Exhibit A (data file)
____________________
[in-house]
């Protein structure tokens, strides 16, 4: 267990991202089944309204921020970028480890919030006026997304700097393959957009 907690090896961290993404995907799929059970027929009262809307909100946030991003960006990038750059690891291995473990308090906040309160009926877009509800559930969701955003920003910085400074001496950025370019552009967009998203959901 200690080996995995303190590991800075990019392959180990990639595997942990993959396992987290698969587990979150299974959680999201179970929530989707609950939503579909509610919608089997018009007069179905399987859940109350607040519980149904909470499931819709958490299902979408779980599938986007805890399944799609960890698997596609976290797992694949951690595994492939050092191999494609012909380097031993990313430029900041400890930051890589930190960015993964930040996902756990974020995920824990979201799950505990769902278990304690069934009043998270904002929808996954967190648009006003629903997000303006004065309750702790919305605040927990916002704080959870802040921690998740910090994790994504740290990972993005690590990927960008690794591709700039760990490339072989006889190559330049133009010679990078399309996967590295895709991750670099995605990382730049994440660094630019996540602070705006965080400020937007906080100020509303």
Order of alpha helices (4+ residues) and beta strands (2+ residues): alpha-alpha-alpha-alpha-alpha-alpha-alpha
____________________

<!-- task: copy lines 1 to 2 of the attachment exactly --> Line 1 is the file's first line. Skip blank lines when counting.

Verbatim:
[in-house]
């Protein structure tokens, strides 16, 4: 267990991202089944309204921020970028480890919030006026997304700097393959957009 907690090896961290993404995907799929059970027929009262809307909100946030991003960006990038750059690891291995473990308090906040309160009926877009509800559930969701955003920003910085400074001496950025370019552009967009998203959901 200690080996995995303190590991800075990019392959180990990639595997942990993959396992987290698969587990979150299974959680999201179970929530989707609950939503579909509610919608089997018009007069179905399987859940109350607040519980149904909470499931819709958490299902979408779980599938986007805890399944799609960890698997596609976290797992694949951690595994492939050092191999494609012909380097031993990313430029900041400890930051890589930190960015993964930040996902756990974020995920824990979201799950505990769902278990304690069934009043998270904002929808996954967190648009006003629903997000303006004065309750702790919305605040927990916002704080959870802040921690998740910090994790994504740290990972993005690590990927960008690794591709700039760990490339072989006889190559330049133009010679990078399309996967590295895709991750670099995605990382730049994440660094630019996540602070705006965080400020937007906080100020509303």